Are you ready to “Leave Meeting”? Governor Abbott says in-person open meetings are back (for now)

by | Jul 27, 2021 | Public Information Act Requests | 0 comments

Governor Abbott temporarily suspended some requirements of the Texas Open Meetings Act due to the COVID-19 pandemic. But those suspensions end on September 1, 2021, and all governmental bodies must return to complying with the statute as written. That means the end of fully virtual public meetings

Under the Texas Open Meetings Act (TOMA), governmental bodies in Texas must conduct their business in meetings that are open to the public. 

On March 16, 2020, Governor Abbott suspended certain requirements of TOMA to allow governmental bodies to hold public meetings in a fully virtual setting (e.g. telephonic or videoconference meeting). “Texans deserve transparency in government,” Governor Abbott said, but “strict compliance with [TOMA] could prevent . . . necessary action by numerous governmental bodies in relation to efforts to cope with the COVID-19 disaster.”

As it turns out, fully virtual meetings can be good for transparency and engagement. The public can participate in the meeting from the comfort of their own homes, without spending time and money to travel to a physical meeting location. Public officials seem to like it, too. Nehemiah Pitts III, who chairs the City of Austin’s Community Technology and Telecommunications Commission, said he “saw a massive uptick” in productivity and ability to conduct business at commission and board meetings.

But fully virtual meetings are coming to an end on September 1, 2021. As of that day, governmental bodies will have to resume compliance with the open meetings statute as written. 

Some governmental bodies will return to fully in-person meetings. But others may be wondering, can we keep meeting remotely?

Fully virtual meetings generally aren’t allowed under TOMA during ordinary times, but “hybrid” in-person and virtual meetings are allowed. In a hybrid meeting:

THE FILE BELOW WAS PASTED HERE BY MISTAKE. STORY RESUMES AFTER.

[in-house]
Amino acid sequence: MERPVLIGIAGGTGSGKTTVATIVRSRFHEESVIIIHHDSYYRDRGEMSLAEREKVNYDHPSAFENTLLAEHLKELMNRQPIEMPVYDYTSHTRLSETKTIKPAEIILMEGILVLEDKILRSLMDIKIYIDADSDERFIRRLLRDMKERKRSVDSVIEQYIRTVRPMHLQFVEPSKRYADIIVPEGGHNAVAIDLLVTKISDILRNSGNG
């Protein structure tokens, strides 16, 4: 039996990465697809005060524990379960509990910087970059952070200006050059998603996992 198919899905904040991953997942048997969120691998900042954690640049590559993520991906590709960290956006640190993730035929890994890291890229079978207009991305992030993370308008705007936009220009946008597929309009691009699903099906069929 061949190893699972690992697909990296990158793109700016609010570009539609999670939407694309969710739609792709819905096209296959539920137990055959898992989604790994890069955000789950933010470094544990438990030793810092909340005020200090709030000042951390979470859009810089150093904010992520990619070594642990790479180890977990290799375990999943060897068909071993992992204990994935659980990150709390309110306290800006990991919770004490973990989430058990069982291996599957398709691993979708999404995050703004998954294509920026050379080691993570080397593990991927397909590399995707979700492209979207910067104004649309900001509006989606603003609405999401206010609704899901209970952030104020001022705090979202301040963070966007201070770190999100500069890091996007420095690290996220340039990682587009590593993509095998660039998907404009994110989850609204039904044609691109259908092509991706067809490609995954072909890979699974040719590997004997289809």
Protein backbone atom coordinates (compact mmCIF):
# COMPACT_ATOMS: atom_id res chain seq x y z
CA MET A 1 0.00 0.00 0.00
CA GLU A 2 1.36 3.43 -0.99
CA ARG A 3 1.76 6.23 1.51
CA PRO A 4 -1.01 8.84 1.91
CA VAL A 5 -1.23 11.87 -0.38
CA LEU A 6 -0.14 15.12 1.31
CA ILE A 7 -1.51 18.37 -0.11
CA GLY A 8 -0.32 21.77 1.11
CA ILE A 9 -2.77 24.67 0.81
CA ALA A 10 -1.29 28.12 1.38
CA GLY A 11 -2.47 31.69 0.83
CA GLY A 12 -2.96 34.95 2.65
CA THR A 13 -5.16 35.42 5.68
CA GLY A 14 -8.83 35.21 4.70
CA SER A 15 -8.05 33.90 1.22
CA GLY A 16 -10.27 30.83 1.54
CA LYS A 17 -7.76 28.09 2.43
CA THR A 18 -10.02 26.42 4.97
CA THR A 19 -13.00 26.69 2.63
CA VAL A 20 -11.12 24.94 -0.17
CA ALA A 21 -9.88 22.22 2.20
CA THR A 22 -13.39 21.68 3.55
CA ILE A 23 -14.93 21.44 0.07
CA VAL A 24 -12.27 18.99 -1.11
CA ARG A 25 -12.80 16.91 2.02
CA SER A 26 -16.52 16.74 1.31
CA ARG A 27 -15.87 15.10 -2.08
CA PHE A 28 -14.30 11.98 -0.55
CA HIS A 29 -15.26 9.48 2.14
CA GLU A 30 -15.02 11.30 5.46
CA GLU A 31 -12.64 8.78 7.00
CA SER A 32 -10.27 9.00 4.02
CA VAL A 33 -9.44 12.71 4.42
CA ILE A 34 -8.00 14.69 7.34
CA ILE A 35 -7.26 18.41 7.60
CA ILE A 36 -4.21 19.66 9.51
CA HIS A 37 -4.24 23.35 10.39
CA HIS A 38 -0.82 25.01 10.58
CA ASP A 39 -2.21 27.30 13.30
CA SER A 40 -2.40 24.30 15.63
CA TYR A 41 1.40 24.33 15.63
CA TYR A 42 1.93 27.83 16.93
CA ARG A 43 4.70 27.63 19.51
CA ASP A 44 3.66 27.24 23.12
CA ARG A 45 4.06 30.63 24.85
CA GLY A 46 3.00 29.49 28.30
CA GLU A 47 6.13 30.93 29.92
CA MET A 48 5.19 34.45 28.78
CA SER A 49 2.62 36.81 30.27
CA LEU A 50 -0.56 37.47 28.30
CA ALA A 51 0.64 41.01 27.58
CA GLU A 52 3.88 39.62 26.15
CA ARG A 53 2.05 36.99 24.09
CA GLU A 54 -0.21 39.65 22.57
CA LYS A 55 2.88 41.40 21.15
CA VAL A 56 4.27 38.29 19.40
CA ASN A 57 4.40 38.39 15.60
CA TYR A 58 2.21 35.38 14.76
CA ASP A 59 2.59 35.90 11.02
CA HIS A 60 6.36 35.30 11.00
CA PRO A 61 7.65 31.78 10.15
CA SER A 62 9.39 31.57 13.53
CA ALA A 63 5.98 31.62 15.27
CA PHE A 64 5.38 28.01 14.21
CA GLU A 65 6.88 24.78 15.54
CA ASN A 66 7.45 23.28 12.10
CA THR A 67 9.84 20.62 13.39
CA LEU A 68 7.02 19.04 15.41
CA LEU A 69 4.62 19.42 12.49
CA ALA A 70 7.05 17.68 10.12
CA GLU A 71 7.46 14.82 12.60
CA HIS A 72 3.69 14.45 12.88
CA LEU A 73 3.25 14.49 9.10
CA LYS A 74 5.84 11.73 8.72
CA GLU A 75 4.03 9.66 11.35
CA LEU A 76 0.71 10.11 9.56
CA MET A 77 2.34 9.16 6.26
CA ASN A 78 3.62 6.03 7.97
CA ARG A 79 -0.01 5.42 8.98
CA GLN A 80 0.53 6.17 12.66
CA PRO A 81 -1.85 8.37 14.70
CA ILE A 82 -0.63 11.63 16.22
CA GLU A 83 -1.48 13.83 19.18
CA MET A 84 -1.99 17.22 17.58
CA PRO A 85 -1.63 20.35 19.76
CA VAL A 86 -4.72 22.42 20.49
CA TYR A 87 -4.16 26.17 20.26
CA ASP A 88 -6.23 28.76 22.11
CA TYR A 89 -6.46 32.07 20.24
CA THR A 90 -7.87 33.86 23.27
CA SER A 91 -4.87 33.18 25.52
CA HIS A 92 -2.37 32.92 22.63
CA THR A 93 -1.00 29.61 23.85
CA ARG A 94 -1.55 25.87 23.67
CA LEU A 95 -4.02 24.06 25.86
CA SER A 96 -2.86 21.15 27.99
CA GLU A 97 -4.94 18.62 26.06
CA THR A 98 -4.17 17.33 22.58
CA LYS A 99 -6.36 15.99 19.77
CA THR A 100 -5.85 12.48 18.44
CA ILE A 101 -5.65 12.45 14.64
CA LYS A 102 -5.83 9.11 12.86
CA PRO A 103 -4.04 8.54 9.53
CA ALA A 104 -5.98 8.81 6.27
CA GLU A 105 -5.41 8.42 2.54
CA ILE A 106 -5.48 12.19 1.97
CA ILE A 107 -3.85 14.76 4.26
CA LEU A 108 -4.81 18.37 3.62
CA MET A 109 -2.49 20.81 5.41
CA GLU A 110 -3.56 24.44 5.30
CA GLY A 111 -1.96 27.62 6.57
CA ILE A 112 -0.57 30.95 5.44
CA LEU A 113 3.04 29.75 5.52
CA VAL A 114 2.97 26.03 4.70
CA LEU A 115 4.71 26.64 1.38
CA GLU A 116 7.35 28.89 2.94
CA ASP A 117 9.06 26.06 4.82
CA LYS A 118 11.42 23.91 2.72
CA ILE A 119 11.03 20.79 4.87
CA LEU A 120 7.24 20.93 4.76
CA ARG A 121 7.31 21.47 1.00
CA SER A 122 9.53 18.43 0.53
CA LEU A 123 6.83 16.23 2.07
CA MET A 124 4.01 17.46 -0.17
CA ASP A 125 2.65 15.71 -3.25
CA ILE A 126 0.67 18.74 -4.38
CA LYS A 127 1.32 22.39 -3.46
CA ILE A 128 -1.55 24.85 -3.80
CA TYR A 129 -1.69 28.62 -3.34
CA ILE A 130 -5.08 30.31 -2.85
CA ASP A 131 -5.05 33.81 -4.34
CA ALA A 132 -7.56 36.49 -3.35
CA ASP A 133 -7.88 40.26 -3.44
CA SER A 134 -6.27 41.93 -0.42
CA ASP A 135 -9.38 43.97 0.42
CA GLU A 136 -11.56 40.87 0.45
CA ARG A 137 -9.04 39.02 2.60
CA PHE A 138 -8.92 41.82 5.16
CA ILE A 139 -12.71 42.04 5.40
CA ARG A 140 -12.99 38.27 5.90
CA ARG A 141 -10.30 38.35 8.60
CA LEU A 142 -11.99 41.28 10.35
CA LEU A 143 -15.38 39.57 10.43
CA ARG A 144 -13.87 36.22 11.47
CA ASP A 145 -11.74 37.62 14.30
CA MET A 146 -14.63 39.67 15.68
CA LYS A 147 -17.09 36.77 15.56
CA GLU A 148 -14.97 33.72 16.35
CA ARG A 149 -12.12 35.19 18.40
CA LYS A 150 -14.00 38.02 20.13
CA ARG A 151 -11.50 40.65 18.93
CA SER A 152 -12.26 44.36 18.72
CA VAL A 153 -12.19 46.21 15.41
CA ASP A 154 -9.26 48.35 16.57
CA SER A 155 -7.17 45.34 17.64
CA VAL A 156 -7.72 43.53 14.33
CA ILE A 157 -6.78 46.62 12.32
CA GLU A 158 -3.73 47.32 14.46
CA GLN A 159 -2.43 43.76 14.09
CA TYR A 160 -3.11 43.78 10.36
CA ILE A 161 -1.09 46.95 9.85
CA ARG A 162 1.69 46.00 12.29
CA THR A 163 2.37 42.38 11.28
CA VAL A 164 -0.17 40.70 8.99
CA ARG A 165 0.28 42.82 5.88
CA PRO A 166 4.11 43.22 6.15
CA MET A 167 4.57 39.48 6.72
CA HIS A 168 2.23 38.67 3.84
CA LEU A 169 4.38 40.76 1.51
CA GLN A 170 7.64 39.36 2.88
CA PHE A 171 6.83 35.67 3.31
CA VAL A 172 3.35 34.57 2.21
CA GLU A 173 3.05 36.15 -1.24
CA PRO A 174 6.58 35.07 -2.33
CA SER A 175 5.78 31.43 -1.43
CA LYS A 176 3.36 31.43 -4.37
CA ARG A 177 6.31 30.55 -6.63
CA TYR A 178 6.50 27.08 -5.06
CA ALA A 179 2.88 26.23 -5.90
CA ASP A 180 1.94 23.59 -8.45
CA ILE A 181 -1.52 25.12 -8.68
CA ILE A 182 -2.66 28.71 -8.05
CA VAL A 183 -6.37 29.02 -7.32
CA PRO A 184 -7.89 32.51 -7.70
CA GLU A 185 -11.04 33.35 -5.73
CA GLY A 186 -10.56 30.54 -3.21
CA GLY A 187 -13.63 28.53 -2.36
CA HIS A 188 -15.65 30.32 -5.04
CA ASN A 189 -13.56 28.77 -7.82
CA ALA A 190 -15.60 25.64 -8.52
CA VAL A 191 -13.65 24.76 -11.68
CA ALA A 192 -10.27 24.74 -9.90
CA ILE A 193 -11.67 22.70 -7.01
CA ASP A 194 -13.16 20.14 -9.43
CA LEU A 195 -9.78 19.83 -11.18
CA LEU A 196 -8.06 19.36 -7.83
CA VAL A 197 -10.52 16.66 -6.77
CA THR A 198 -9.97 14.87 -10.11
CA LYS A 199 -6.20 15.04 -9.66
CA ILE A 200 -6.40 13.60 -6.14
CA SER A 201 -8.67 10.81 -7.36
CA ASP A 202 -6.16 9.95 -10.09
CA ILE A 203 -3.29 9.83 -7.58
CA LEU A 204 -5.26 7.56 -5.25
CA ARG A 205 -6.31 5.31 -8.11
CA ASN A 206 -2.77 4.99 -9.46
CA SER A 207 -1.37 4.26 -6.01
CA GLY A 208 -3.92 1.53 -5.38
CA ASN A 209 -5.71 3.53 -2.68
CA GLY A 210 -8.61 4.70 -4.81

• A quorum of the body must be physically present at present at one location of the meeting that is open to the public (i.e., if the board has 5 members, 3 must be physically present).
  • Remaining members may attend remotely (i.e., if the board has 5 members, 2 may participate remotely). The video and audio feed of the remote members must be broadcast live at the in-person meeting location(s).
  • For a meeting of a state agency or governmental body that extends into 3 or more counties, the public officer presiding over the meeting must be physically present at one location of the meeting that is open to the public.
  • An audio recording of the meeting must be made publicly available after the meeting.  
  • Members of the public must be permitted to physically attend the meeting at a location or locations designated in the meeting notice. 
  • Members of the public must be permitted to testify at the meeting from a remote location. 

The requirements above are set out in Tex. Gov’t Code § 551.127. While a hybrid meeting may not be ideal—it still bears some the burdens of an in-person location, costs of maintaining such meeting location facilities, and travel costs for those attending in person—it offers some of the benefits of fully virtual meetings. 

It’s important to remember that, even though the governor has authority to suspend TOMA requirements during a declared disaster, a governmental body can’t unilaterally waive TOMA requirements. 

During a July 2021 meeting of the City of Austin’s Community Technology and Telecommunications Commission, the commission considered whether to waive the TOMA requirement that the presiding officer be physically present at an in-person meeting location for a hybrid meeting. There’s no such thing as a “waiver” of TOMA requirements, and failure to comply with TOMA can have serious consequences. As we discuss in another blog post, TOMA provides criminal penalties, including possible jail time, for violations of certain provisions. 

Cobb & Counsel has significant experience in handling open government matters. If you are involved in a dispute related to the Texas Open Meetings Act or Texas Public Information Act, contact us to discuss your options. 

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